ECB Left Policy Unchanged, and Now Investors Await FOMC Minutes

April 10, 2019

At noontime in NY, the dollar was trading at Tuesday’s closing level against the euro and loonie but had drifted lower by 0.4% against the Australian dollar, 0.3% relative to sterling, and 0.2% vis-a-vis the yen and kiwi. The dollar is down more sharply against the peso but up 0.2% versus the Swiss franc and 0.1% against the yuan.

The DOW is flat as investors await FOMC minutes due at 14:00 EDT (18:00 GMT). Share prices closed down 0.9% in India, Indonesia and New Zealand, 0.5% in Japan, and 0.3% in Hong Kong. The German Dax and Paris Cac, by contrast, are up 0.5% and 0.3%.

10-year sovereign debt yields have declined 3 basis points in the U.S., 2 bps in Germany and a basis point in the U.K. and Japan. WTI oil and Comex gold have climbed 0.5% and 0.3%.

At the ECB Governing Council meeting, the structure of Euroland central bank interest rates since March 2016 (a zero percent refinancing rate flanked by an overnight deposit rate of -0.40% and a marginal lending facility rate of 0.25%), was again retained, and forward guidance reaffirmed that rates would stay at present levels or lower at least through yearend. As announced previously, the ECB is back in the business of doing targeted LTROs, and maturing principal on securities acquired under its now-ended asset purchase program will continue to be reinvested well beyond the start of interest rate normalization. In a released statement and ECB President Draghi’s press conference, several global growth headwinds were noted, but several positive factors were mentioned as well. While growth risks remain tilted to the downside, the baseline forecast doesn’t foresee the current slowdown giving way to outright recession, and Draghi attached low odds to that possibility. The statement projects lower headline inflation in coming months, but anticipates upward trajectories in labor costs and core inflation.

Today’s feature U.S. economic data release was consumer prices, which increased slightly more than had been forecast — 0.4% from February and by 0.4 percentage points to 1.9% in the year-on-year comparison. However, that acceleration reflected a 3.5% monthly jump in energy, and core CPI slipped unexpectedly by 0.1 percentage point to 2.0%. Moreover, real hourly earnings fell 0.3% on month and rose by a smaller 1.3% on year.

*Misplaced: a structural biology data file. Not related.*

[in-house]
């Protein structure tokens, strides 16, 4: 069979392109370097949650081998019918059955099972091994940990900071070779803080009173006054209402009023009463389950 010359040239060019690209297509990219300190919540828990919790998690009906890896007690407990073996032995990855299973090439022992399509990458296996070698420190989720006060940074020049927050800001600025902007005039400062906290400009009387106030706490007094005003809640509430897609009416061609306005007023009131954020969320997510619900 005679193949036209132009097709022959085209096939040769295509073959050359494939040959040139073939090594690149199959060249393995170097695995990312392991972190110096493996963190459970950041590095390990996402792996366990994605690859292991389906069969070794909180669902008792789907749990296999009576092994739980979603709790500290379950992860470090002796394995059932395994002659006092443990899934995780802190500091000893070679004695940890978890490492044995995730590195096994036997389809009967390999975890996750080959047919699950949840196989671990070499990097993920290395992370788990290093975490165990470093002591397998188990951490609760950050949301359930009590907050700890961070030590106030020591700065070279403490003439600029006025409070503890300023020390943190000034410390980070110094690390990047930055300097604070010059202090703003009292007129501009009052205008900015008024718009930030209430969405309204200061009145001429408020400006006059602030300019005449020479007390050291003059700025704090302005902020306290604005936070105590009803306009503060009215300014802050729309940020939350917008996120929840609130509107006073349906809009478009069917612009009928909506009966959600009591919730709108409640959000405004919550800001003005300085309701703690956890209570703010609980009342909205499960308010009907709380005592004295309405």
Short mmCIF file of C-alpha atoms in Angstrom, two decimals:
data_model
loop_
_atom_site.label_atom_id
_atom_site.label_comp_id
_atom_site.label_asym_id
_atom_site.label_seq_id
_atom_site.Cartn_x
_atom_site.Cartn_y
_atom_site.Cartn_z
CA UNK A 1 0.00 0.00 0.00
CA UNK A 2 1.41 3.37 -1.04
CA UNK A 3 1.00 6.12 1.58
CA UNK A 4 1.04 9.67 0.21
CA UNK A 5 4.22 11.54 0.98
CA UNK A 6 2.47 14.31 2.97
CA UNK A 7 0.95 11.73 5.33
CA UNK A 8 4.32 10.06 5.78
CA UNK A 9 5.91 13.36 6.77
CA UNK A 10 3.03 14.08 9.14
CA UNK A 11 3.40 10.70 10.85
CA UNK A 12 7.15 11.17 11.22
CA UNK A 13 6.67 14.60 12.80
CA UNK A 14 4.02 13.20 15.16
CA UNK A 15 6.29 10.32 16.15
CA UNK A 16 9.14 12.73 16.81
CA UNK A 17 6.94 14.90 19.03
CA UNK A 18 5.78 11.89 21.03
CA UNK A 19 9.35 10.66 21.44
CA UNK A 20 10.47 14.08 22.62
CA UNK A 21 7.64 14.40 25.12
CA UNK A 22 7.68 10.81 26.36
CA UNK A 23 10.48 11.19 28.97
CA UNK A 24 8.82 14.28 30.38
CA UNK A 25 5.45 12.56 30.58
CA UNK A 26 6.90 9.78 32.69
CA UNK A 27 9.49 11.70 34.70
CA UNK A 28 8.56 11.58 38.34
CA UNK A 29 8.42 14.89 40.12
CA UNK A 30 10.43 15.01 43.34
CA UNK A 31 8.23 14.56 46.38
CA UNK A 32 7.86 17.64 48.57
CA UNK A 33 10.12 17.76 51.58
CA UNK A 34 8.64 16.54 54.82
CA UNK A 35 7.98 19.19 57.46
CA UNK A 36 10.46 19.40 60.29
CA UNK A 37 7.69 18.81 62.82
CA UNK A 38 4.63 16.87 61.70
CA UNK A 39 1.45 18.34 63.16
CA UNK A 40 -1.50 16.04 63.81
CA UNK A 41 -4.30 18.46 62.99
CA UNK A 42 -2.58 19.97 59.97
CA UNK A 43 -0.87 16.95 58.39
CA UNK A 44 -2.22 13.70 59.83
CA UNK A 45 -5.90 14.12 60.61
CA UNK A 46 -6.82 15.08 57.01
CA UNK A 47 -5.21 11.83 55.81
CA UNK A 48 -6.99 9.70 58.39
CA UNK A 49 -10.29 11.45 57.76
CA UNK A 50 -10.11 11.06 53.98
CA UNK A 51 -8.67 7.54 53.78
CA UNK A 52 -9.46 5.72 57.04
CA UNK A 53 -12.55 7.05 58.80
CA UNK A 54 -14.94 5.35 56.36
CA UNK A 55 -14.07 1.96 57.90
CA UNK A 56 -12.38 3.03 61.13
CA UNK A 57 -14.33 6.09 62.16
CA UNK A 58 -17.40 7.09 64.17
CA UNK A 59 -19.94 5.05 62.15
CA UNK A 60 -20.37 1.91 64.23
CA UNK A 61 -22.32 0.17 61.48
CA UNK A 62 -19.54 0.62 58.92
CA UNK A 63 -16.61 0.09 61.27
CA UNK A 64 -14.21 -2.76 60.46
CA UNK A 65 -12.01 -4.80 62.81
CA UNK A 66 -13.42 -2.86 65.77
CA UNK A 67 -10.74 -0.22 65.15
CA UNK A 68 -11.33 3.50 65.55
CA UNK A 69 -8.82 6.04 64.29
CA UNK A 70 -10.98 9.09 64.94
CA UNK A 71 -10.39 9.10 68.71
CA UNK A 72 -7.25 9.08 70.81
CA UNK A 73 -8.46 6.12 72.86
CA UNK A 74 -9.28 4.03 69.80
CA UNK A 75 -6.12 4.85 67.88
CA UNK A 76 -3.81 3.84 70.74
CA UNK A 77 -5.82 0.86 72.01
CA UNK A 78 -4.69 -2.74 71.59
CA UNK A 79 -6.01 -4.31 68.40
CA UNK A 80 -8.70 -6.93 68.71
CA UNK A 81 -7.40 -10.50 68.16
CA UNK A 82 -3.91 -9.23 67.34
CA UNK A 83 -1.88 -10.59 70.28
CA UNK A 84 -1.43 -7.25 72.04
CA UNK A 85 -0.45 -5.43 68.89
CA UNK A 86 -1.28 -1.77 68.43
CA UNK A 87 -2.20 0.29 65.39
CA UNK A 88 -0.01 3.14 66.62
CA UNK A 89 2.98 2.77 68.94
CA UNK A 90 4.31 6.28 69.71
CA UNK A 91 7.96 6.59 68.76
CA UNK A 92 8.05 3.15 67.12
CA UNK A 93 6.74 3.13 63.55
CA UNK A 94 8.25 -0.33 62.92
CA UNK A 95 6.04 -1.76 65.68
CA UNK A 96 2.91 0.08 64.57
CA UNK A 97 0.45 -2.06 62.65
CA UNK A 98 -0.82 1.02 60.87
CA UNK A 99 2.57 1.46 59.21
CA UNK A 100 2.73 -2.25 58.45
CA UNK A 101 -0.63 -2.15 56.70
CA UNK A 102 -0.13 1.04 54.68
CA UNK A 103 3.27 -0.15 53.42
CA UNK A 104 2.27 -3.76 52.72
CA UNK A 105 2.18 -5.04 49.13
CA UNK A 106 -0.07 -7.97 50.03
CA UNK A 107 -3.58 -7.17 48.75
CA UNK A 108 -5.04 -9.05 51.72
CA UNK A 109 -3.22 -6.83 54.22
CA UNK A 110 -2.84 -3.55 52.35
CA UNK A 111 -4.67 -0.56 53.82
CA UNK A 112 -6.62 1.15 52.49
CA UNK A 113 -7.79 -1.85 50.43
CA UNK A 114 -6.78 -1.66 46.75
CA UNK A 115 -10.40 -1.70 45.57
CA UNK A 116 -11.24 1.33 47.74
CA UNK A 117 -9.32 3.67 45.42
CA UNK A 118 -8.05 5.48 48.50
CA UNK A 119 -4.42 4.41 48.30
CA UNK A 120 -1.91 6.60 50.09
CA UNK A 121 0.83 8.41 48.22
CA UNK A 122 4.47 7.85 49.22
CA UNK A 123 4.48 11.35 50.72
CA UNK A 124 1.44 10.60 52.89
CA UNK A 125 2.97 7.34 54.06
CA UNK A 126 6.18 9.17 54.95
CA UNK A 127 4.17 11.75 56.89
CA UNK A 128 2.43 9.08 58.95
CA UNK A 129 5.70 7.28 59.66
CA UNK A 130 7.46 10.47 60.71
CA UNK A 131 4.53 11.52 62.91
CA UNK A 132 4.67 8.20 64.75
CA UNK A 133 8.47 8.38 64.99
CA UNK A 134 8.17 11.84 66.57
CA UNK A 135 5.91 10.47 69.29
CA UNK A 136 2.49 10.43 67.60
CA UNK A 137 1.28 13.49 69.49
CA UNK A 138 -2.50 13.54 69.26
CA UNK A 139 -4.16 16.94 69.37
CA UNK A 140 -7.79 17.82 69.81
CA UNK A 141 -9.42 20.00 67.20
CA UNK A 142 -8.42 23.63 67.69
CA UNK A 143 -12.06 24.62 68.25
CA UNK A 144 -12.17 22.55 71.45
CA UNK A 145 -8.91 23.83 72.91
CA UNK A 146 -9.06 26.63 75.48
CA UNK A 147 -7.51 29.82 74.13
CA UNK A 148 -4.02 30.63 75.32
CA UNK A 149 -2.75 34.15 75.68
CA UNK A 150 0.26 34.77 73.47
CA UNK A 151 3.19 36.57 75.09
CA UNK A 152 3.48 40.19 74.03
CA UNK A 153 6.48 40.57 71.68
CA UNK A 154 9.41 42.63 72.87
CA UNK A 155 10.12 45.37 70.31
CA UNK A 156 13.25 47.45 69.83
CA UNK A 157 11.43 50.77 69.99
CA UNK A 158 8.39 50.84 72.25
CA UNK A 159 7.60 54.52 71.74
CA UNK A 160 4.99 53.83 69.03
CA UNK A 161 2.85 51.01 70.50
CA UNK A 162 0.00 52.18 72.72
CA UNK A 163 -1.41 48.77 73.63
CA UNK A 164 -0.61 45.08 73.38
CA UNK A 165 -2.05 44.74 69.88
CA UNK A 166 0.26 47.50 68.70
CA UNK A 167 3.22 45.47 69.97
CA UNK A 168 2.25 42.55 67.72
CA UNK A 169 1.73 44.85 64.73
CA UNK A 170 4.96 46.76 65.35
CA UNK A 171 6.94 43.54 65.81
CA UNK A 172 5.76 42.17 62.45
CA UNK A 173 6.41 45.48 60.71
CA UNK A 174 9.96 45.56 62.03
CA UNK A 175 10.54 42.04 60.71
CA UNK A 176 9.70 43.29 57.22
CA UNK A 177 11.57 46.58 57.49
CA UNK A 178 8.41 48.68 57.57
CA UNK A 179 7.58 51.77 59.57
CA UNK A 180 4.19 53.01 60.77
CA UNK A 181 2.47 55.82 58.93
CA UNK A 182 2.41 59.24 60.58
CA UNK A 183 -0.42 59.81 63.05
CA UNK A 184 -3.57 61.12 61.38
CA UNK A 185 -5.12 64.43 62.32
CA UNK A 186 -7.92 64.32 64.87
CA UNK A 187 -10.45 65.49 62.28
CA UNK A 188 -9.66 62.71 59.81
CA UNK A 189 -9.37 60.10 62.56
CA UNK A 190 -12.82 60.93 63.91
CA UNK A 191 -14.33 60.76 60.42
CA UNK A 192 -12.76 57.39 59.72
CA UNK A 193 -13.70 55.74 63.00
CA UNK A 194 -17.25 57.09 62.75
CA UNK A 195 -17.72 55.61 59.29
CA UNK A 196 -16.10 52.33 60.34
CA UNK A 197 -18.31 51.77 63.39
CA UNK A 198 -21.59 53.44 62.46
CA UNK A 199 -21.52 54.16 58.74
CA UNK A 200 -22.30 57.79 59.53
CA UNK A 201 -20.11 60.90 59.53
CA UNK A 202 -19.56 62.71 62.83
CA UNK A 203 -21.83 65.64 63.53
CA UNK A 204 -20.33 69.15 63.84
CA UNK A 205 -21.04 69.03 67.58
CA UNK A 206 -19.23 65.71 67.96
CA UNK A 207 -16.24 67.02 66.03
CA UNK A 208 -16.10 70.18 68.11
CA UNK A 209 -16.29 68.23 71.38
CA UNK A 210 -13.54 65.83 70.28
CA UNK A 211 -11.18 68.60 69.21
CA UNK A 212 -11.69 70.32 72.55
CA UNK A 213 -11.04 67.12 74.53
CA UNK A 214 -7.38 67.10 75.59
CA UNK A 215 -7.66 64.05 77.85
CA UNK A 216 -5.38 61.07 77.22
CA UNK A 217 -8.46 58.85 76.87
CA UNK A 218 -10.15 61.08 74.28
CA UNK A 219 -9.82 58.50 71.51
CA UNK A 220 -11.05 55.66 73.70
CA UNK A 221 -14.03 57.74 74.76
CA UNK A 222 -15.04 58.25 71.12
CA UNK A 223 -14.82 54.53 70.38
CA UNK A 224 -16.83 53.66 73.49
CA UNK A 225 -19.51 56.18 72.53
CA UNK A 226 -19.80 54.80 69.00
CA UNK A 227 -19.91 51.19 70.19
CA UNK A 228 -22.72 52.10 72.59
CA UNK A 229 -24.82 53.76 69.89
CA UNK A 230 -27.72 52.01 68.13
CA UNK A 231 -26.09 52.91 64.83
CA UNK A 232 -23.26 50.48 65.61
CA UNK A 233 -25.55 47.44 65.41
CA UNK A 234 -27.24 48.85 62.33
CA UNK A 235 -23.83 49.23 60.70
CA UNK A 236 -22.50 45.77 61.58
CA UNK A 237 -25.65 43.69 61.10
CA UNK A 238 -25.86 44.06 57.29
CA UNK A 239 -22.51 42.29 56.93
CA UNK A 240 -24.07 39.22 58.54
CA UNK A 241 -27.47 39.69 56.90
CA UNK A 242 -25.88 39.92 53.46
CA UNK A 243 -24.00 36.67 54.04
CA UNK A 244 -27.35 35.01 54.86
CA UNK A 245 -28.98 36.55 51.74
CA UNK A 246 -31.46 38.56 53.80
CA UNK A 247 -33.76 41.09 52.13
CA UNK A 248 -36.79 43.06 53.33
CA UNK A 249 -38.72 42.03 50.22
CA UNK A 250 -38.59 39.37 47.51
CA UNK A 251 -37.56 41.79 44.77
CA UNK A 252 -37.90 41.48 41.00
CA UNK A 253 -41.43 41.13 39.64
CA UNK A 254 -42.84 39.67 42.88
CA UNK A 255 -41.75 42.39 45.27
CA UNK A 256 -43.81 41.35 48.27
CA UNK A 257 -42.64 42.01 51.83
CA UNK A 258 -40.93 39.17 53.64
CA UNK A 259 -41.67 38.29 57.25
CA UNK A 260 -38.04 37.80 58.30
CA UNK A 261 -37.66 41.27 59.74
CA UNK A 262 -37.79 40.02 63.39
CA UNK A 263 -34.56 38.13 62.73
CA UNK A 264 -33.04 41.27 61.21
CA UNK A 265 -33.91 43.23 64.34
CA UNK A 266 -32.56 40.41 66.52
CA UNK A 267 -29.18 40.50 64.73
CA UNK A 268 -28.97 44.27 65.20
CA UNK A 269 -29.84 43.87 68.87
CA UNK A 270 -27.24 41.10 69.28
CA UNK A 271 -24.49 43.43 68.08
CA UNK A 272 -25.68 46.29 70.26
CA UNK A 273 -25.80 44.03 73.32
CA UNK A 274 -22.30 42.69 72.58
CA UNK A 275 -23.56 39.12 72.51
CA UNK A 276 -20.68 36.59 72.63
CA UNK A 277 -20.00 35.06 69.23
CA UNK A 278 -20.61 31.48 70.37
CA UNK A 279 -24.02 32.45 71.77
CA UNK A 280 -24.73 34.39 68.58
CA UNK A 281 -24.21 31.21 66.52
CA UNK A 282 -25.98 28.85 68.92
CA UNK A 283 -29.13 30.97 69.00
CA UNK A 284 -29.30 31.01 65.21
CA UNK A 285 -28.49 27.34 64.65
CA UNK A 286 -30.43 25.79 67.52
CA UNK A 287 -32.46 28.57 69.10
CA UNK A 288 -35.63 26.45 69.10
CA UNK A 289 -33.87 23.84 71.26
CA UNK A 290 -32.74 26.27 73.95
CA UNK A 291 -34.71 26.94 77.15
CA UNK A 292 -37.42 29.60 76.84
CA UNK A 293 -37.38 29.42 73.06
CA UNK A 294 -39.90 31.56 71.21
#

Several Japanese economic statistics were reported today. Core domestic machinery orders bounced back from a 5.4% dive in January with a 1.8% rise in February, and both export and government orders for machinery increased, too. Domestic producer prices went up 0.3% in March and by a 3-month high 1.3% from a year earlier. Export and import prices were 0.2% and 2.5% higher than in March 2018. On-year growth in bank lending last quarter of 2.3% was 0.1 percentage point greater than in the final quarter of 2018. Lastly, machine tool orders recorded a 28.5% on-year drop in March. That was the sixth year-on-year decline in a row.

Britain’s merchandise trade deficit topped GBP 14.0 billion for a second straight month in February, and the goods and services trade deficit averaged GBP 5.1 billion per month over the first two months of 2019. February month-on-month increases of 0.9% in factory output, 0.6% in industrial production, and 0.4% in construction output each surpassed analyst expectations, but the 0.1% on-year rise in British industrial production was only the first 12-month rise in a half year. Monthly British GDP growth is estimated to have been greater in March than February even as the Brexit talks fell further down the rabbit hole. At this writing, Prime Minister May is still pitching her case to EU leaders in Brussels for extending the Brexit deadline to midyear, but no decision from their summit has been announced.

In February, French industrial production went up 0.4% on month and 0.6% on year, while Italian industrial production climbed 0.8% on month and by a 4-month high of 0.9% on year. Like the British IP results, these exceeded market expectations.

The Westpac consumer confidence index for Australia printed at 100.7 in April, 1.9% higher than in March but well down from a 2018 high last July of 106.1.

South African business confidence sank to a 7-month low in March according to the SACCI-compiled index.

In other CPI news today, March-over-March price changes equaled 2.9% in Norway, 4.6% in Brazil, 4.0% in Romania, 1.2% in Denmark, 0.9% in Greece, 3.0% in the Czech Republic and 0.8% in Portugal.

Copyright 2019, Larry Greenberg. All rights reserved. No secondary distribution without express permission.

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